The chapter began with weekly sabbaths, and continued to describe the feast of Passover and Unleavened Bread, the Firstfruits and Pentecost, the feast of Trumpets, the Day of Atonement, and the feast of Booths. Chapter 25 picks up on the concept of a Sabbath rest and moves from a weekly Sabbath of rest for living creatures, to a seventh year Sabbath of rest for the land, to a great release year after a cycle of seven Sabbath years.

Jubilee: Sabbath for the Land

Leviticus 25:1 The LORD spoke to Moses on Mount Sinai, saying, 2 “Speak to the people of Israel and say to them, When you come into the land that I give you, the land shall keep a Sabbath to the LORD. 3 For six years you shall sow your field, and for six years you shall prune your vineyard and gather in its fruits, 4 but in the seventh year there shall be a Sabbath of solemn rest for the land, a Sabbath to the LORD. You shall not sow your field or prune your vineyard. 5 You shall not reap what grows of itself in your harvest, or gather the grapes of your undressed vine. It shall be a year of solemn rest for the land. 6 The Sabbath of the land shall provide food for you, for yourself and for your male and female slaves and for your hired worker and the sojourner who lives with you, 7 and for your cattle and for the wild animals that are in your land: all its yield shall be for food.

This chapter begins with the phrase we have heard repeatedly in Leviticus ‘The LORD spoke to Moses’. This book is a collection of words from the LORD. This is God’s very word to his people; divine revelation. Living and active and powerful. This particular word of the LORD was spoken on Mount Sinai. This is the first mention of Sinai since the conclusion of the instructions for sacrifices at the end of chapter 7. The book begins with the LORD speaking to Moses from the tent of meeting. Here we have a reminder that Israel is still camped at Sinai, and God is authoritatively instructing his people.

In Chapter 23, he commanded that“Six days shall work be done, but on the seventh day is a Sabbath of solemn rest.” Here in chapter 25, he declares “the land shall keep a Sabbath to the LORD, …in the seventh year there shall be a Sabbath of solemn rest for the land, a Sabbath to the LORD.” In 23, people and animals rested every seventh day. Here in 25, the land is to rest every seventh year. Like the weekly Sabbath, the Sabbath year was ‘a Sabbath of solemn rest.’ In the weekly Sabbath, “Six days shall work be done, but on the seventh day is a Sabbath of solemn rest, a holy convocation. You shall do no work.” In the Sabbath year, the land was not to be worked.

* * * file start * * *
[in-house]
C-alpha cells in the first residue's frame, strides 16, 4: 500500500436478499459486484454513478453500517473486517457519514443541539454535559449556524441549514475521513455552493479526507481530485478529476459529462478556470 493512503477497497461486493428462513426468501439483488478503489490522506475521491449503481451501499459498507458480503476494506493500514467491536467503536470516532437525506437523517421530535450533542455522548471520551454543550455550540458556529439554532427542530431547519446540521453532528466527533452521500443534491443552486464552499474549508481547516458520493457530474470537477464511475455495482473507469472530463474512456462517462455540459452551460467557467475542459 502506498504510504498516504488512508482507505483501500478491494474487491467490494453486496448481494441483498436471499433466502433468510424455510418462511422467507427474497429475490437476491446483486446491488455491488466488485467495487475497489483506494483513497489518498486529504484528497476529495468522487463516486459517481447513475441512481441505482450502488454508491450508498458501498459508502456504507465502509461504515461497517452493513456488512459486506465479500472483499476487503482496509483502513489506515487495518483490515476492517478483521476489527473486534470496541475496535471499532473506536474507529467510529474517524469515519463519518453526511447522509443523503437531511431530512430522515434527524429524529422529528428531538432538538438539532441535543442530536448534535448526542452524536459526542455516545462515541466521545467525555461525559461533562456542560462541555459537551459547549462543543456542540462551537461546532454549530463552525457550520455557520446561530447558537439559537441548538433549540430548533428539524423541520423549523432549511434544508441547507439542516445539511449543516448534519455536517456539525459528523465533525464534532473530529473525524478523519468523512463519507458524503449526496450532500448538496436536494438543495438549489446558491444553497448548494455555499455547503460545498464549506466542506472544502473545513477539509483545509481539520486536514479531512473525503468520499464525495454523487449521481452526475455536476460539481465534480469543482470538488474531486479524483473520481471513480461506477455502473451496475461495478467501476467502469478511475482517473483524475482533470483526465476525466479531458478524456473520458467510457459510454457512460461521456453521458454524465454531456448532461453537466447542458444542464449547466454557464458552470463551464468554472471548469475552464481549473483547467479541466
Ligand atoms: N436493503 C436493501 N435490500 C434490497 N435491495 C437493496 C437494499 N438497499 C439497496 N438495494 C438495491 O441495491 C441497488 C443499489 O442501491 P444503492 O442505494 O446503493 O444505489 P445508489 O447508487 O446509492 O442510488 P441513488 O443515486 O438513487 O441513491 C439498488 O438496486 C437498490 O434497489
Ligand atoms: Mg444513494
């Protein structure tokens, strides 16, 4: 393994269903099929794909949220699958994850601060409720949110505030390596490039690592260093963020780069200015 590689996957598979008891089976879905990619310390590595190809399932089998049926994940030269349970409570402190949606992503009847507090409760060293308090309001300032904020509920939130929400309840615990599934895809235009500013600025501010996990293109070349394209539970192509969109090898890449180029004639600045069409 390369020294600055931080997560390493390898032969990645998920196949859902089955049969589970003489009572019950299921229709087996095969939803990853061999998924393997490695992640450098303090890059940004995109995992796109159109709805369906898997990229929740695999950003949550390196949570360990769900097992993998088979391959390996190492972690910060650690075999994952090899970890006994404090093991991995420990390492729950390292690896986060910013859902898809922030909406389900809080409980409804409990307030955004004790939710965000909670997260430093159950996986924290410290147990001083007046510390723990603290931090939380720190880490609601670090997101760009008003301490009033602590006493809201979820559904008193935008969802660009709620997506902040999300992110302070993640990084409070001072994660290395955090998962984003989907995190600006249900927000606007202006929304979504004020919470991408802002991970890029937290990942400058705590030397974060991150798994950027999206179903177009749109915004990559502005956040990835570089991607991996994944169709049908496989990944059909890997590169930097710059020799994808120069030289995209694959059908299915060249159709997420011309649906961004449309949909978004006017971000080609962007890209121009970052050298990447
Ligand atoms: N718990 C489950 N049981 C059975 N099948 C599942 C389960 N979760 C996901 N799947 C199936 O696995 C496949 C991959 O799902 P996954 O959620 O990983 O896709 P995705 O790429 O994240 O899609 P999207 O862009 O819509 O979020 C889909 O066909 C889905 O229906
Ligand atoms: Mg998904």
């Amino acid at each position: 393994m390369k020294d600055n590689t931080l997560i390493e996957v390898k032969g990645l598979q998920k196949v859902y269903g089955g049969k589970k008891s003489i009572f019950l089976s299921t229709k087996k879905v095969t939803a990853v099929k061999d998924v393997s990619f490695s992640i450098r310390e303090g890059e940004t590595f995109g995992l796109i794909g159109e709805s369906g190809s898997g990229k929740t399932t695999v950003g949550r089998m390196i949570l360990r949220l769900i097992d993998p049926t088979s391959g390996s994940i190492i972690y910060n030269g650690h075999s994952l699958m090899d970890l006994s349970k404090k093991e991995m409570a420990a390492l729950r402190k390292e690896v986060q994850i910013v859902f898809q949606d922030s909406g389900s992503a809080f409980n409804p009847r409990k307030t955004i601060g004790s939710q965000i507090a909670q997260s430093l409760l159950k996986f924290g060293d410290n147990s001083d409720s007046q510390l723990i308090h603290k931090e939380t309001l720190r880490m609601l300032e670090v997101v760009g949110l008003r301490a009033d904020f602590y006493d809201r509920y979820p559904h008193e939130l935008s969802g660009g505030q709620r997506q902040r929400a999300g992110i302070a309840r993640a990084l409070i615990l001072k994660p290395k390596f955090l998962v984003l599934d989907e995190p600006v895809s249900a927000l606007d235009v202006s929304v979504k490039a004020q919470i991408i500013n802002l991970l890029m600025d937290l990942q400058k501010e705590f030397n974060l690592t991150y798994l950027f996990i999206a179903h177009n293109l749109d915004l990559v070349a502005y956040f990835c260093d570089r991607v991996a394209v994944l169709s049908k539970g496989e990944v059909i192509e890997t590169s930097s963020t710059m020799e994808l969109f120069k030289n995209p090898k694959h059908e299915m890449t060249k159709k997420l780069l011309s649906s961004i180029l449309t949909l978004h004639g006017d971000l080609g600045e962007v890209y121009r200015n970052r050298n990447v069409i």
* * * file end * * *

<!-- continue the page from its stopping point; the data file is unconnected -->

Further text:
Leviticus 25:3 For six years you shall sow your field, and for six years you shall prune your vineyard and gather in its fruits, 4 but in the seventh year there shall be a Sabbath of solemn rest for the land, a Sabbath to the LORD. You shall not sow your field or prune your vineyard. 5 You shall not reap what grows of itself in your harvest, or gather the grapes of your undressed vine. It shall be a year of solemn rest for the land.

There was to be no sowing, no pruning, no mass harvesting. The land was to be allowed to rest. This is restorative to the soil. Allowing the earth to rest reduces the sodium content of the soil. Modern farming rotates crops in different years for the same reason.

God’s Detailed Care

God cares for every part of his creation. We saw in the Sabbath day that every person, slave and free was to rest. We also saw that this weekly rest even extended to work animals. They were to be cared for and given a weekly day off. Here we see God’s care for the land itself. Every seventh year the land was not to be worked.

We see creation personified in Romans 8

Romans 8:22 For we know that the whole creation has been groaning together in the pains of childbirth until now.

We actually see a lot of personification of creation in the Psalms and the prophets, anticipating the coming of the King.

Psalm 96:11 Let the heavens be glad, and let the earth rejoice; let the sea roar, and all that fills it; 12 let the field exult, and everything in it! Then shall all the trees of the forest sing for joy

We tend to skim over these kind of passages because of their familiarity, but pause to think about what this looks like. The earth is spoken of as rejoicing, fields exulting, language of emotion; language of worship. I don’t know if this is merely figurative language or something more, but what is clear is that everything the LORD made he made for himself, for his glory, to worship him. Creation was meant to bring him glory and praise. When the land is managed wisely, in obedience to him, it receives his blessing, it becomes more fruitful, it brings glory to the great Creator who cares for all of his creation.

Sabbath Provision

Leviticus 25:6 The Sabbath of the land shall provide food for you, for yourself and for your male and female slaves and for your hired worker and the sojourner who lives with you, 7 and for your cattle and for the wild animals that are in your land: all its yield shall be for food.